Writings and observations

idaho RANDY

U.S. Highway 12 begins in downtown Detroit and from there runs 2,491 miles generally northwest largely along the old Yellowstone Trail, ending at its intersection with U.S. 101 in the port and industrial town of Aberdeen, Washington. Those two ends, and pieces of what lie between, reflect one of the reasons for building the road: To move not only passengers but also industrial commerce.

The Idaho portion from Lewiston to the Lolo Pass at the Montana line, was the last of this road to be built, and the last major highway project in Idaho in the early 60s, reflecting how challenging a piece of road this is. Drive it – if you haven’t, you really should – and you’ll see some of Idaho’s most spectacular country, twisting along the banks of the Clearwater River, then by the Lochsa River as the road spirals upward into the rugged Bitterroot Mountains. It is truly one of Idaho’s great rides.

But drive it carefully and defensively. This is not like most highways in southern Idaho, and not even much like U.S. 95 running north and south in Idaho. There are few straight lines on U.S. 12, and it is not a wide road. Accidents are common. Even drivers of small cars may find it challenging; wrecks involving larger trucks are the stuff of periodic local lore.

Tension between commercial and industrial elements of the road’s purpose, alongside its driving qualities and environmental concerns, drives the megaload conflict.

Which is accelerating. The current round started after the Hillsboro, Oregon firm Omega Morgan applied for permits to move up the rpad a massive water purification unit, destined for Alberta’s oil fields. It is a road-occupier, 21 feet wide, weighing about 644,000 pounds. Area residents are concerned about damage to the road and environment, about road blockage (if an emergency vehicle had to get past?), and more. And not just about this load: In recent years, there’s been talk of possibly hundreds of megaloads coming through; Omega Morgan suggestd it wants to make 10 such shipments down Highway 12 before 2014. Protesters include a group called The Rural People of Highway 12 Fighting Goliath, the Nez Perce Tribe and possibly the Forest Service.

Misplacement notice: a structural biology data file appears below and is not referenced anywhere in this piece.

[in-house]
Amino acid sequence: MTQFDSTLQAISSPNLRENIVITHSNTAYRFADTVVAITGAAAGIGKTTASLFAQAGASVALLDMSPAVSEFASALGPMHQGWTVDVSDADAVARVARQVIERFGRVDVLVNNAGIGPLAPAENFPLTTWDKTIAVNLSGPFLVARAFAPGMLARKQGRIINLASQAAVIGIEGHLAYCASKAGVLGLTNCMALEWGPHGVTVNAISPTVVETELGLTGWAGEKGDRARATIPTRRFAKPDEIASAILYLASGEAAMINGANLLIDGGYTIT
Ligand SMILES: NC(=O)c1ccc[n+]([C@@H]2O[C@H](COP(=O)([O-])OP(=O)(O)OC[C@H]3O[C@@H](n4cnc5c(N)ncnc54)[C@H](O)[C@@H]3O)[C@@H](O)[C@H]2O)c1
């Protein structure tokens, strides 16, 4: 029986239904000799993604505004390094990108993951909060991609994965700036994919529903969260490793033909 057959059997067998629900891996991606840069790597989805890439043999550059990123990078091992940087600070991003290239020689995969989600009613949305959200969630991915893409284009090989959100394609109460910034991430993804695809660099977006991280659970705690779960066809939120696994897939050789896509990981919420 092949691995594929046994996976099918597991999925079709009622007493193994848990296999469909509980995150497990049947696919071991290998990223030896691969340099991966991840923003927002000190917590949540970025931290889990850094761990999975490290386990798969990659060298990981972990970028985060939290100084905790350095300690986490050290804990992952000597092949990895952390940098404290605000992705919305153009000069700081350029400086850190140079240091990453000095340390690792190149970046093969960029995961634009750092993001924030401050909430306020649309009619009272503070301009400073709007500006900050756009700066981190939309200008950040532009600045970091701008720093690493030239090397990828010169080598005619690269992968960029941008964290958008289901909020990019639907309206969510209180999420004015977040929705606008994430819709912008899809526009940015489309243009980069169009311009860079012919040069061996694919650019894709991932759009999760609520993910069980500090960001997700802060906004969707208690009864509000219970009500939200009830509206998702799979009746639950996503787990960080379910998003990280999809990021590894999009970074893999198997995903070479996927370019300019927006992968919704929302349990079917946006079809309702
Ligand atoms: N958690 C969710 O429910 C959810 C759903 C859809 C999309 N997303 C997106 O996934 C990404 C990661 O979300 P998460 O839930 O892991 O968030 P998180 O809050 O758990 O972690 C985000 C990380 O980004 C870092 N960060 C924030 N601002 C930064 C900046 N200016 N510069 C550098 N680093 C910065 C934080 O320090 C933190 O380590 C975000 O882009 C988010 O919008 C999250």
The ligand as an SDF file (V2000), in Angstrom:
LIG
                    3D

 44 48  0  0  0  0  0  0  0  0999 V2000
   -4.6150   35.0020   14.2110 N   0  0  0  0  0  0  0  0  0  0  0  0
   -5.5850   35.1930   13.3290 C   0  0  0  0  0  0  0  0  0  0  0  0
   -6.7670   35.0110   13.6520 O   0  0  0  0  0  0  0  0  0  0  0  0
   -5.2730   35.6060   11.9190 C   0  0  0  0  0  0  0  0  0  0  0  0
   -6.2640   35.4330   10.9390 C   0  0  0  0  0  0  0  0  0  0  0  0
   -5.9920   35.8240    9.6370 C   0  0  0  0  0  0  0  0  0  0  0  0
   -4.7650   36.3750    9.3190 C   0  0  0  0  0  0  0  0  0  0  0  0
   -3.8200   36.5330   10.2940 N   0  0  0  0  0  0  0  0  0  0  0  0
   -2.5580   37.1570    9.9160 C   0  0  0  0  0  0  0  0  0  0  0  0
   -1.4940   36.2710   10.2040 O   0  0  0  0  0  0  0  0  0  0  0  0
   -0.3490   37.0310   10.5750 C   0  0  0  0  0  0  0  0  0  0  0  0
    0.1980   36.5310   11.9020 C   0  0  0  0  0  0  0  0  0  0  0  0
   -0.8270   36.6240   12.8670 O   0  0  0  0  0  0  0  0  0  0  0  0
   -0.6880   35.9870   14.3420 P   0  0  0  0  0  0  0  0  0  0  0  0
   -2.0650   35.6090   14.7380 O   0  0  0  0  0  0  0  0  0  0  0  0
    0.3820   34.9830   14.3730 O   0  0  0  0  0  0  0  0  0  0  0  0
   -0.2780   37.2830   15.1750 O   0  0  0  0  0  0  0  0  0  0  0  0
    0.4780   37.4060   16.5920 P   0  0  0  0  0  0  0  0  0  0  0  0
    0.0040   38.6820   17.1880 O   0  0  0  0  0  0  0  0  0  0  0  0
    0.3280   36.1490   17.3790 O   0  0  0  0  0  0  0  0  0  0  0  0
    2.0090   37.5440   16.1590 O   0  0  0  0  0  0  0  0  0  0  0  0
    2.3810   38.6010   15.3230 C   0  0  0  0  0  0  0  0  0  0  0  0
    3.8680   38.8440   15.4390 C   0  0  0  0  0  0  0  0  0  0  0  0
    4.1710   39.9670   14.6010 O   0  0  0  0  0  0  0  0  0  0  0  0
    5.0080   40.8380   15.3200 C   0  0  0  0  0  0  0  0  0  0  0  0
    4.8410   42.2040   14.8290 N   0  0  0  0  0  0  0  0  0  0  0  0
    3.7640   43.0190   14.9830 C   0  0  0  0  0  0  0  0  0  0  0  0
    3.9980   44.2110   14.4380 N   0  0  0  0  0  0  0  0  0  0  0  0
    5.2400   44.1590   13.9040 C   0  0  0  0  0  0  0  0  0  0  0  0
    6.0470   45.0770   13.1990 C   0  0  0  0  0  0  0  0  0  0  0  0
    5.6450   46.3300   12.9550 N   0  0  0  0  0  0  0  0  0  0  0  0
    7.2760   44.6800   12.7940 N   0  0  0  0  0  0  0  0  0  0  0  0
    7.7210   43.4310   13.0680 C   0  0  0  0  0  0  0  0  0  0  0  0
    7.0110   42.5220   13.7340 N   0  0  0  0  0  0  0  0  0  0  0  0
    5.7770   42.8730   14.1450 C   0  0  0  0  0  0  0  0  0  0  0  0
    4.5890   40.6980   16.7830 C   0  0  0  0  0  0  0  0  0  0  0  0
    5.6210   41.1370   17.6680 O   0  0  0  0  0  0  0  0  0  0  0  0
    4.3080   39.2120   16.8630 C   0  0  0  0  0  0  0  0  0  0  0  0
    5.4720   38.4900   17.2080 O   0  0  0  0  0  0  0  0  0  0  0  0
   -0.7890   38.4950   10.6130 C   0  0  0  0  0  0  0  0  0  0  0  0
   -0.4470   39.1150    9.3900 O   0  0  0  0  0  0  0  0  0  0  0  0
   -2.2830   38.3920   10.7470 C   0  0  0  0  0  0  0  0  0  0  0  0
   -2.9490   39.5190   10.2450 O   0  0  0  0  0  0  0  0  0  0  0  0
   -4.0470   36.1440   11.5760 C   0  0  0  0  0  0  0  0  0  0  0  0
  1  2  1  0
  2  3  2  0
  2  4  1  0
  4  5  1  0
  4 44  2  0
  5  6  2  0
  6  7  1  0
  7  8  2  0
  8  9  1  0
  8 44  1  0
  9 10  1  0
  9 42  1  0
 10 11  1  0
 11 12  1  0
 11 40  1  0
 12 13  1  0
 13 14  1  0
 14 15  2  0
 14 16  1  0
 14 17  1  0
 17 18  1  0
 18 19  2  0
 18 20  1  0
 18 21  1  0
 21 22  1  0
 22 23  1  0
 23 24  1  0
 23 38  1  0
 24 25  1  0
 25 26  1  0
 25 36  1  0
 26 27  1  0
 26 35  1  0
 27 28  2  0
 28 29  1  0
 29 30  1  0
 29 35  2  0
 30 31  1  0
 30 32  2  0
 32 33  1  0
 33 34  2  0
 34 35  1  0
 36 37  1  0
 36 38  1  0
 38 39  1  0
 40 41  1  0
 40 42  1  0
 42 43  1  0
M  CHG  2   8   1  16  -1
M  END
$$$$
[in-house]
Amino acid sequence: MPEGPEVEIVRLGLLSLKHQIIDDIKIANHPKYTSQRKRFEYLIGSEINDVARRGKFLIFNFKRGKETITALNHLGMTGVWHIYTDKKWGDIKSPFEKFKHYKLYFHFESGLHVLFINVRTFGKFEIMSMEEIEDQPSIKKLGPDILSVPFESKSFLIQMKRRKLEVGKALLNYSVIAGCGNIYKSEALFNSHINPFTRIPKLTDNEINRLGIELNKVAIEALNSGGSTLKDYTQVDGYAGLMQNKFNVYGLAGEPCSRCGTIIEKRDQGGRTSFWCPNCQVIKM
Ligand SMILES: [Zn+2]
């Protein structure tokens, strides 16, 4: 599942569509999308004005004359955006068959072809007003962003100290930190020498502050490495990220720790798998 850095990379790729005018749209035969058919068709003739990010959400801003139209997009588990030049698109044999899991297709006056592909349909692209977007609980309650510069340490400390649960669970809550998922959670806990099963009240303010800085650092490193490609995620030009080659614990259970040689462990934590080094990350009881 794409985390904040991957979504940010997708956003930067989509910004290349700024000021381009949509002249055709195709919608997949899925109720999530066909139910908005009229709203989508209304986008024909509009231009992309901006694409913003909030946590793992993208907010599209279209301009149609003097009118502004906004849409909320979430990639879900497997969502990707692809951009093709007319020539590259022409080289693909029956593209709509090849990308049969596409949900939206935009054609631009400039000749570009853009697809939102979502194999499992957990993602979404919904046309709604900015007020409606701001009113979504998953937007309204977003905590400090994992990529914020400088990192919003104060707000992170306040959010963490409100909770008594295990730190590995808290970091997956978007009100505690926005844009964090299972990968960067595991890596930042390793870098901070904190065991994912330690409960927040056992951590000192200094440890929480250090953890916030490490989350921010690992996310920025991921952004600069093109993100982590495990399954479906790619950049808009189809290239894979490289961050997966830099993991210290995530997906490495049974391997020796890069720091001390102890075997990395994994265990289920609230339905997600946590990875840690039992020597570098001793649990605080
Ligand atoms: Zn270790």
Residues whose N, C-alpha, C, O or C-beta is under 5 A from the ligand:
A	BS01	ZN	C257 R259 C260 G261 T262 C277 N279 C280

Protests ballooned at Lewiston, Orofino and elsewhere. Rocks were thrown. The road was sabotaged. Arrests were made.

By the time you read this the load may have crossed into Montana. Regardless, there will be, surely, a next time. And here’s a thought about that.

When, as in this case, you have tension between competing and real needs, the appropriate response is not lines in the sand but rather their erasure – in other words, compromise. No one really disputes the need to send commercial traffic along Highway 12; the only real questions are how much, how large (just how large should be too large?), how often, and with what provisions for safety and other concerns.

Some of those things are addressed, loosely, in state and federal rules. But they’re evidently not being addressed well enough, because if they were, we likely wouldn’t be seeing the kind of strong and increasingly widespread protesting reaction we’re seeing.

Political leaders: Anyone interested in trying to work out a resolution for the next time around, before more rocks are thrown and arrests made? It more or less falls under your job description.

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